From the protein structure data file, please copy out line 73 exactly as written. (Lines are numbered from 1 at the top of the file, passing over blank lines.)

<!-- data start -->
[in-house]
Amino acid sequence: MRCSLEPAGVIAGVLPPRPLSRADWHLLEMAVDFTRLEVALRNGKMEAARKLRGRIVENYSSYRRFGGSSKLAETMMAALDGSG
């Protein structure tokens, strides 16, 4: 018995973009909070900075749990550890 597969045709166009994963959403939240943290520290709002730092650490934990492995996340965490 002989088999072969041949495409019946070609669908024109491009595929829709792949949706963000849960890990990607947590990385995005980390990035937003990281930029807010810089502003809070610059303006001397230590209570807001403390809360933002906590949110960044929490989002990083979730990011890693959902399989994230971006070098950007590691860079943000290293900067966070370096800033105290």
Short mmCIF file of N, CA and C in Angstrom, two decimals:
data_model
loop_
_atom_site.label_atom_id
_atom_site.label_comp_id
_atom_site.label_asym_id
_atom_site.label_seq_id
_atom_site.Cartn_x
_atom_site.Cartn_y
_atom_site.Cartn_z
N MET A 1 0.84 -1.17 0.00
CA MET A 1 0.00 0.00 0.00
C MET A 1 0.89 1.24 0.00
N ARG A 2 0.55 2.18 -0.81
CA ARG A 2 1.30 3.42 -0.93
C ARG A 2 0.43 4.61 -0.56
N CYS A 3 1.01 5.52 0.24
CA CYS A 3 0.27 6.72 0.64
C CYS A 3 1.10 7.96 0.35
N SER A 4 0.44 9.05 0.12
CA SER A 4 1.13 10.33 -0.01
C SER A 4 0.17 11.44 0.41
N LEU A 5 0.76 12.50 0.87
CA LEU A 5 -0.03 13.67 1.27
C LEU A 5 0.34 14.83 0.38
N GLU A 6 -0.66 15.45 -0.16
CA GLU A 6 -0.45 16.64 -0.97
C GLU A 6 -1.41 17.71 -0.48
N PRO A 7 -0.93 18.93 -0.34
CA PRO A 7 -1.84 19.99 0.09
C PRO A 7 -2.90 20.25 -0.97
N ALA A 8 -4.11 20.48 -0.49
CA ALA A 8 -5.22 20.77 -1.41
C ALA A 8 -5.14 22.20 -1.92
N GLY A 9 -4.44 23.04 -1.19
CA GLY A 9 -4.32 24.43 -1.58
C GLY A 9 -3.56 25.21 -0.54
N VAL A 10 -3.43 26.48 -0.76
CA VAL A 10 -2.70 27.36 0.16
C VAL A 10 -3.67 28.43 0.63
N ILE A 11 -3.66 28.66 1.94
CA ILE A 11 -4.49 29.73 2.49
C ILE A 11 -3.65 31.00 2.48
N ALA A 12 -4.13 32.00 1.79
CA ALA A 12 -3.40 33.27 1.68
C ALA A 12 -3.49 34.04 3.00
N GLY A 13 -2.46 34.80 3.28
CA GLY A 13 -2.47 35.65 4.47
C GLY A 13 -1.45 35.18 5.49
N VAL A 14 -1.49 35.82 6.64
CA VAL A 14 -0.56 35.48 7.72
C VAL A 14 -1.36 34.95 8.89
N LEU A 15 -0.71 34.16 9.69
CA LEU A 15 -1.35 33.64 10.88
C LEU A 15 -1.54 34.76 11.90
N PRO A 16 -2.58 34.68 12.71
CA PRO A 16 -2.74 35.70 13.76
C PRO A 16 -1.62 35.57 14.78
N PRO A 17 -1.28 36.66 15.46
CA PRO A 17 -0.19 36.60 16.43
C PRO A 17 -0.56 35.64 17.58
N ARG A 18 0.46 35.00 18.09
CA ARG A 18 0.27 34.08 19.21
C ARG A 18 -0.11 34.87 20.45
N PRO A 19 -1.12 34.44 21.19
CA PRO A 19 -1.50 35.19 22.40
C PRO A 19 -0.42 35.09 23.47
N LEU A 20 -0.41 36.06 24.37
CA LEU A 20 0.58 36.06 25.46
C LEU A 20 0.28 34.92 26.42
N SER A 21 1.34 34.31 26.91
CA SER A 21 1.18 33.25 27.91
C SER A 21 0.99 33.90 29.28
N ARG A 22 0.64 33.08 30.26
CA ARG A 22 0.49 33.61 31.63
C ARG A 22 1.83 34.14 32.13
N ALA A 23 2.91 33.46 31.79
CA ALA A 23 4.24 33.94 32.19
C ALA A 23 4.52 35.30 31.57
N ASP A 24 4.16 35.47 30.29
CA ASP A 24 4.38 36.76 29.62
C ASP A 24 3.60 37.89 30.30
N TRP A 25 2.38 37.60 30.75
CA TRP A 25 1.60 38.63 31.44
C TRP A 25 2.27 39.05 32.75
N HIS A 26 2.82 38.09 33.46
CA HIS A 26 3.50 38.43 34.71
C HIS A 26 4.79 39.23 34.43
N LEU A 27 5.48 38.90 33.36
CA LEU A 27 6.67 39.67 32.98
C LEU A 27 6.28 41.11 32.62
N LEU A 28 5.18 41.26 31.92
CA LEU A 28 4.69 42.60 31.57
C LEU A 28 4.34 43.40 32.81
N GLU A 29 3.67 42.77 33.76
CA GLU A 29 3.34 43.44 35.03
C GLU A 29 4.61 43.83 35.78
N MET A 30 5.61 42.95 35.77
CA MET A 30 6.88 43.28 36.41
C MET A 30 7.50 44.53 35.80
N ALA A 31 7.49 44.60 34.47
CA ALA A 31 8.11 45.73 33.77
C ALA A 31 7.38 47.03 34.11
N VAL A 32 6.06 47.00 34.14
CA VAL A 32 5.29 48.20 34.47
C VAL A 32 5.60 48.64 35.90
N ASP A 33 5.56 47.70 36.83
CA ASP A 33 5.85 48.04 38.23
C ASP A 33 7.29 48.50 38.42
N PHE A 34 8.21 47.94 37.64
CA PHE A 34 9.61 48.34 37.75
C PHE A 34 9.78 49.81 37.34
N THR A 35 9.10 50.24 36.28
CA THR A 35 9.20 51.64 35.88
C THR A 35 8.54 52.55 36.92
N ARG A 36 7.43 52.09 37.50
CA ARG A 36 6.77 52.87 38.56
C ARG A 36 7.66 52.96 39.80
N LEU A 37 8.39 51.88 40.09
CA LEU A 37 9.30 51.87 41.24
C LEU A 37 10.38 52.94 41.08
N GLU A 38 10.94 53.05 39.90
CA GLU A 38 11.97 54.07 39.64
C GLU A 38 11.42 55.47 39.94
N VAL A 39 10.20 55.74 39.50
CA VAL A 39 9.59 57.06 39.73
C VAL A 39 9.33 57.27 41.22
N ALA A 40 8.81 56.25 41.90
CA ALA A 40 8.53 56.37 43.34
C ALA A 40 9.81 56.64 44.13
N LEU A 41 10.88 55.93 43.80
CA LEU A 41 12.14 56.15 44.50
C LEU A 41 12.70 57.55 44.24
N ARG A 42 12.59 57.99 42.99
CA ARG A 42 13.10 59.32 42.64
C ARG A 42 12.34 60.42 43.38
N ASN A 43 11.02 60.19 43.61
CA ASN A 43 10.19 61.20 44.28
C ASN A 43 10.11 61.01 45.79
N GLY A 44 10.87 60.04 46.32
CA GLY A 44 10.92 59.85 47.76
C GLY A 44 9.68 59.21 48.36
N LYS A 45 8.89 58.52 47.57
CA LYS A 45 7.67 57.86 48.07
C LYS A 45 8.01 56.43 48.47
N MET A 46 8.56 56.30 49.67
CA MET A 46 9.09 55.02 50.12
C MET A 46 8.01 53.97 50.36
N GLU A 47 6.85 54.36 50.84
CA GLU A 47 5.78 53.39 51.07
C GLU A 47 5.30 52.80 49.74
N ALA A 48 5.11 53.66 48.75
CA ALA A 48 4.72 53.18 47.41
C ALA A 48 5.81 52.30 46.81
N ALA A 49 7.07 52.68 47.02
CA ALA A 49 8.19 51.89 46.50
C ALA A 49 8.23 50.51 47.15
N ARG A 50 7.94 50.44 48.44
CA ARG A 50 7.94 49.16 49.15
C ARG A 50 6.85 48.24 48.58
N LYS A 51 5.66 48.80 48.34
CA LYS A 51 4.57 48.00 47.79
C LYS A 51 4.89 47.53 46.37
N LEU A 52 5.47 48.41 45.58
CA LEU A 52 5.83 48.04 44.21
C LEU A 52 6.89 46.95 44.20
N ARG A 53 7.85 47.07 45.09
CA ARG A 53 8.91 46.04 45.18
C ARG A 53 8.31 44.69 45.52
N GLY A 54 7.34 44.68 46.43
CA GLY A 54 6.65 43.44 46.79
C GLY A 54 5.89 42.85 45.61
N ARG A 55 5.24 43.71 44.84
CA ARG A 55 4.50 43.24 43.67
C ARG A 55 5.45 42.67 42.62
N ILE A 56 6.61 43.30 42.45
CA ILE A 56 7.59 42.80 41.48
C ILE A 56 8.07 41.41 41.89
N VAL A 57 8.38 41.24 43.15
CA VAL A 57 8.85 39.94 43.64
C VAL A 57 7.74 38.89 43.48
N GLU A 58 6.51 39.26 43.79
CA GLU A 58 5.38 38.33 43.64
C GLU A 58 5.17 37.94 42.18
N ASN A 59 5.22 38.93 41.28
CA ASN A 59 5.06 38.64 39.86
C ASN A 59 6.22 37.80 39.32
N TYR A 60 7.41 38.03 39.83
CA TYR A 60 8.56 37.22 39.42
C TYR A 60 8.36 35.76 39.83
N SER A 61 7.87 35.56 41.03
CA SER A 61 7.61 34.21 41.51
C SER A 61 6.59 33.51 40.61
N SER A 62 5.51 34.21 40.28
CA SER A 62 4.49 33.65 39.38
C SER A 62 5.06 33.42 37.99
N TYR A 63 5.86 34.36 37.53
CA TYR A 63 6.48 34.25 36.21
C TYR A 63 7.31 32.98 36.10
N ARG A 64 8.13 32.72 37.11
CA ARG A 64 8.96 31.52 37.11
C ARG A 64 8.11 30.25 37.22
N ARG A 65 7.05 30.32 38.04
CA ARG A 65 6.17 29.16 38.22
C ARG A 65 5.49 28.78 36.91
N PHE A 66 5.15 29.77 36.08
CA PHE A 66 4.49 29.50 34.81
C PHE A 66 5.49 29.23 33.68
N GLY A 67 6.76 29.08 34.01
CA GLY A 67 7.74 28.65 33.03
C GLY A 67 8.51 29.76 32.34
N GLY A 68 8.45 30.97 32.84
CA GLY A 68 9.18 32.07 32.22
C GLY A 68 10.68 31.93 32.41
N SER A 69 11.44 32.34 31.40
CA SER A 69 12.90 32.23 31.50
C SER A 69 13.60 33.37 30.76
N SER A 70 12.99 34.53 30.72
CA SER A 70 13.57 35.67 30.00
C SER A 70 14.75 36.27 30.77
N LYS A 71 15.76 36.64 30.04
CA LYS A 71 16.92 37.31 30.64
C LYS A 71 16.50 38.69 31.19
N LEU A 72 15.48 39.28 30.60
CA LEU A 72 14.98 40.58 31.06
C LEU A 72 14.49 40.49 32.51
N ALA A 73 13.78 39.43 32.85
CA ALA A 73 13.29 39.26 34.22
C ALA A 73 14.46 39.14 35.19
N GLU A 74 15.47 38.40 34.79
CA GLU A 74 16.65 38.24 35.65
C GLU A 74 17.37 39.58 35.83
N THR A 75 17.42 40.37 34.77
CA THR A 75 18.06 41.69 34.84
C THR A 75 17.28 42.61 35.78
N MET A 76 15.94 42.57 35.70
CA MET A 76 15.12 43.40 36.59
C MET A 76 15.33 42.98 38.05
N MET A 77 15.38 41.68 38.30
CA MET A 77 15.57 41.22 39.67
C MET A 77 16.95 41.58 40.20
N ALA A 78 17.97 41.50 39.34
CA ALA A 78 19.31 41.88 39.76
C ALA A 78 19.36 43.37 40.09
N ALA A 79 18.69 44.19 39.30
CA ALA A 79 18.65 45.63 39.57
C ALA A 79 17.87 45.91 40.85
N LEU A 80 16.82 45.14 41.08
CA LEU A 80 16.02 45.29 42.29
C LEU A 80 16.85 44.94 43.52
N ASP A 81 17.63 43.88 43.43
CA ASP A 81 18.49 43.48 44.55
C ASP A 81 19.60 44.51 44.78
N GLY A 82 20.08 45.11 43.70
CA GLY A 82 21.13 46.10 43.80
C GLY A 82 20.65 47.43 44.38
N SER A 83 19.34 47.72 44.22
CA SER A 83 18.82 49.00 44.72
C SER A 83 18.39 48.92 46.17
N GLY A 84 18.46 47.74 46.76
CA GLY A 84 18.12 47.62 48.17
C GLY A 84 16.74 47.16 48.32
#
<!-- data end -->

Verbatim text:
C LEU A 20 0.28 34.92 26.42